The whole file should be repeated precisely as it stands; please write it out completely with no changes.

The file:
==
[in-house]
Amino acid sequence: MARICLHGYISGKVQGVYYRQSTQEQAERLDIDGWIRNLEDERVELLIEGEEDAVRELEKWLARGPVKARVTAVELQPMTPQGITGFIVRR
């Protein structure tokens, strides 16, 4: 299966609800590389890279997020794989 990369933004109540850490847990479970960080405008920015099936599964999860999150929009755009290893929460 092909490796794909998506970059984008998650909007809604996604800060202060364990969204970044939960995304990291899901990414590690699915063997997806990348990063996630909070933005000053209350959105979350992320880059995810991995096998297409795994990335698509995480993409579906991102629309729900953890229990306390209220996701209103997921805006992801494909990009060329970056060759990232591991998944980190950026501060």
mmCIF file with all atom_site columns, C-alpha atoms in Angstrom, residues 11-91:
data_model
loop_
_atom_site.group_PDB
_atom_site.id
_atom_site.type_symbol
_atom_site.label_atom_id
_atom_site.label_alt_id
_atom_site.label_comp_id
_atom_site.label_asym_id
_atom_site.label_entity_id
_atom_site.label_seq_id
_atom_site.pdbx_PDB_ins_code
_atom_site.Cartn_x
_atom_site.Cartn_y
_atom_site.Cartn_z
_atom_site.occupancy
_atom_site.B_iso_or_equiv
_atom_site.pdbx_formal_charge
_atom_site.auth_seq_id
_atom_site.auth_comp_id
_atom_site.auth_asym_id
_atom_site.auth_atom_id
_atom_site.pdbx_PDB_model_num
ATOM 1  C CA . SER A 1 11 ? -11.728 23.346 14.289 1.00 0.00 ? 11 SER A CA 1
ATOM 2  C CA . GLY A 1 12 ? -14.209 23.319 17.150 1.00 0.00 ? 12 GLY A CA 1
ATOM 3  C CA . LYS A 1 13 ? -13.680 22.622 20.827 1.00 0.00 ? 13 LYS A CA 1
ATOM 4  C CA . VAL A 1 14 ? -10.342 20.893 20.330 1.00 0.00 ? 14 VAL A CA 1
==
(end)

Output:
[in-house]
Amino acid sequence: MARICLHGYISGKVQGVYYRQSTQEQAERLDIDGWIRNLEDERVELLIEGEEDAVRELEKWLARGPVKARVTAVELQPMTPQGITGFIVRR
């Protein structure tokens, strides 16, 4: 299966609800590389890279997020794989 990369933004109540850490847990479970960080405008920015099936599964999860999150929009755009290893929460 092909490796794909998506970059984008998650909007809604996604800060202060364990969204970044939960995304990291899901990414590690699915063997997806990348990063996630909070933005000053209350959105979350992320880059995810991995096998297409795994990335698509995480993409579906991102629309729900953890229990306390209220996701209103997921805006992801494909990009060329970056060759990232591991998944980190950026501060």
mmCIF file with all atom_site columns, C-alpha atoms in Angstrom, residues 11-91:
data_model
loop_
_atom_site.group_PDB
_atom_site.id
_atom_site.type_symbol
_atom_site.label_atom_id
_atom_site.label_alt_id
_atom_site.label_comp_id
_atom_site.label_asym_id
_atom_site.label_entity_id
_atom_site.label_seq_id
_atom_site.pdbx_PDB_ins_code
_atom_site.Cartn_x
_atom_site.Cartn_y
_atom_site.Cartn_z
_atom_site.occupancy
_atom_site.B_iso_or_equiv
_atom_site.pdbx_formal_charge
_atom_site.auth_seq_id
_atom_site.auth_comp_id
_atom_site.auth_asym_id
_atom_site.auth_atom_id
_atom_site.pdbx_PDB_model_num
ATOM 1  C CA . SER A 1 11 ? -11.728 23.346 14.289 1.00 0.00 ? 11 SER A CA 1
ATOM 2  C CA . GLY A 1 12 ? -14.209 23.319 17.150 1.00 0.00 ? 12 GLY A CA 1
ATOM 3  C CA . LYS A 1 13 ? -13.680 22.622 20.827 1.00 0.00 ? 13 LYS A CA 1
ATOM 4  C CA . VAL A 1 14 ? -10.342 20.893 20.330 1.00 0.00 ? 14 VAL A CA 1